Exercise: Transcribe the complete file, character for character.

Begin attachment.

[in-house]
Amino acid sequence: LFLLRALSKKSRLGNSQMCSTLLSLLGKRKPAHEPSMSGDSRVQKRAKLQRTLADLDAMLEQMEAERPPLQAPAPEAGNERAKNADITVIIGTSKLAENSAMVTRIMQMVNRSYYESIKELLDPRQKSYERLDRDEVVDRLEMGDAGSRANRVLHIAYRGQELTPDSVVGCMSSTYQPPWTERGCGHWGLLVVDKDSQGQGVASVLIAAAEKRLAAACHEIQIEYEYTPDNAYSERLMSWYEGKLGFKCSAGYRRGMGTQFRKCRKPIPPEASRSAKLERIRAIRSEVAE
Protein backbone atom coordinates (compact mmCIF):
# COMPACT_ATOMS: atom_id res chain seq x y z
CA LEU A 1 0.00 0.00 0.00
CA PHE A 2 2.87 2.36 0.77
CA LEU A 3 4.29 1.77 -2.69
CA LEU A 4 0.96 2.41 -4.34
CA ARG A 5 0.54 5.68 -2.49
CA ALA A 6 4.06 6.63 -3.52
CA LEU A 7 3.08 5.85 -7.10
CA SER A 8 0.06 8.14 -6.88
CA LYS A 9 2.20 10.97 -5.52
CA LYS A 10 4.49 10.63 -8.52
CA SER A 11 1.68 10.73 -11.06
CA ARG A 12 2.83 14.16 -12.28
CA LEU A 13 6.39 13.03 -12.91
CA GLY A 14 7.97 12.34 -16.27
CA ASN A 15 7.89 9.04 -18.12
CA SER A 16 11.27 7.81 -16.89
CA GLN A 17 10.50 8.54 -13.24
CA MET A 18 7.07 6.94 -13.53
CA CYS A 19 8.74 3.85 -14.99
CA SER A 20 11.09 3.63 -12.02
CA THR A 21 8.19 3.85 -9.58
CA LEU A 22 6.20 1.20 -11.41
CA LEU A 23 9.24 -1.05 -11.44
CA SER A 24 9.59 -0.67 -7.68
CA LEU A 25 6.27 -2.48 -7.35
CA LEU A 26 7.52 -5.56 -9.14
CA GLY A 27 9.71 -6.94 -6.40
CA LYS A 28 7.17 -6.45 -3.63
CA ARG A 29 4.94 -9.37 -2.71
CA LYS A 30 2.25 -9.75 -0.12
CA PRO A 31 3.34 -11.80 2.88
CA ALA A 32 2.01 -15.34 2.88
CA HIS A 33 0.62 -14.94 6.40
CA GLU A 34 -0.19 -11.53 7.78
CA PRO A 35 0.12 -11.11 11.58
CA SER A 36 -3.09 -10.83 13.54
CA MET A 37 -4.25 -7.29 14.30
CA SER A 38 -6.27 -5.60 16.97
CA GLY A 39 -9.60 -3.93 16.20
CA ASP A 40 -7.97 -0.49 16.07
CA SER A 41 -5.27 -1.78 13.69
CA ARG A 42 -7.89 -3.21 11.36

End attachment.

[in-house]
Amino acid sequence: LFLLRALSKKSRLGNSQMCSTLLSLLGKRKPAHEPSMSGDSRVQKRAKLQRTLADLDAMLEQMEAERPPLQAPAPEAGNERAKNADITVIIGTSKLAENSAMVTRIMQMVNRSYYESIKELLDPRQKSYERLDRDEVVDRLEMGDAGSRANRVLHIAYRGQELTPDSVVGCMSSTYQPPWTERGCGHWGLLVVDKDSQGQGVASVLIAAAEKRLAAACHEIQIEYEYTPDNAYSERLMSWYEGKLGFKCSAGYRRGMGTQFRKCRKPIPPEASRSAKLERIRAIRSEVAE
Protein backbone atom coordinates (compact mmCIF):
# COMPACT_ATOMS: atom_id res chain seq x y z
CA LEU A 1 0.00 0.00 0.00
CA PHE A 2 2.87 2.36 0.77
CA LEU A 3 4.29 1.77 -2.69
CA LEU A 4 0.96 2.41 -4.34
CA ARG A 5 0.54 5.68 -2.49
CA ALA A 6 4.06 6.63 -3.52
CA LEU A 7 3.08 5.85 -7.10
CA SER A 8 0.06 8.14 -6.88
CA LYS A 9 2.20 10.97 -5.52
CA LYS A 10 4.49 10.63 -8.52
CA SER A 11 1.68 10.73 -11.06
CA ARG A 12 2.83 14.16 -12.28
CA LEU A 13 6.39 13.03 -12.91
CA GLY A 14 7.97 12.34 -16.27
CA ASN A 15 7.89 9.04 -18.12
CA SER A 16 11.27 7.81 -16.89
CA GLN A 17 10.50 8.54 -13.24
CA MET A 18 7.07 6.94 -13.53
CA CYS A 19 8.74 3.85 -14.99
CA SER A 20 11.09 3.63 -12.02
CA THR A 21 8.19 3.85 -9.58
CA LEU A 22 6.20 1.20 -11.41
CA LEU A 23 9.24 -1.05 -11.44
CA SER A 24 9.59 -0.67 -7.68
CA LEU A 25 6.27 -2.48 -7.35
CA LEU A 26 7.52 -5.56 -9.14
CA GLY A 27 9.71 -6.94 -6.40
CA LYS A 28 7.17 -6.45 -3.63
CA ARG A 29 4.94 -9.37 -2.71
CA LYS A 30 2.25 -9.75 -0.12
CA PRO A 31 3.34 -11.80 2.88
CA ALA A 32 2.01 -15.34 2.88
CA HIS A 33 0.62 -14.94 6.40
CA GLU A 34 -0.19 -11.53 7.78
CA PRO A 35 0.12 -11.11 11.58
CA SER A 36 -3.09 -10.83 13.54
CA MET A 37 -4.25 -7.29 14.30
CA SER A 38 -6.27 -5.60 16.97
CA GLY A 39 -9.60 -3.93 16.20
CA ASP A 40 -7.97 -0.49 16.07
CA SER A 41 -5.27 -1.78 13.69
CA ARG A 42 -7.89 -3.21 11.36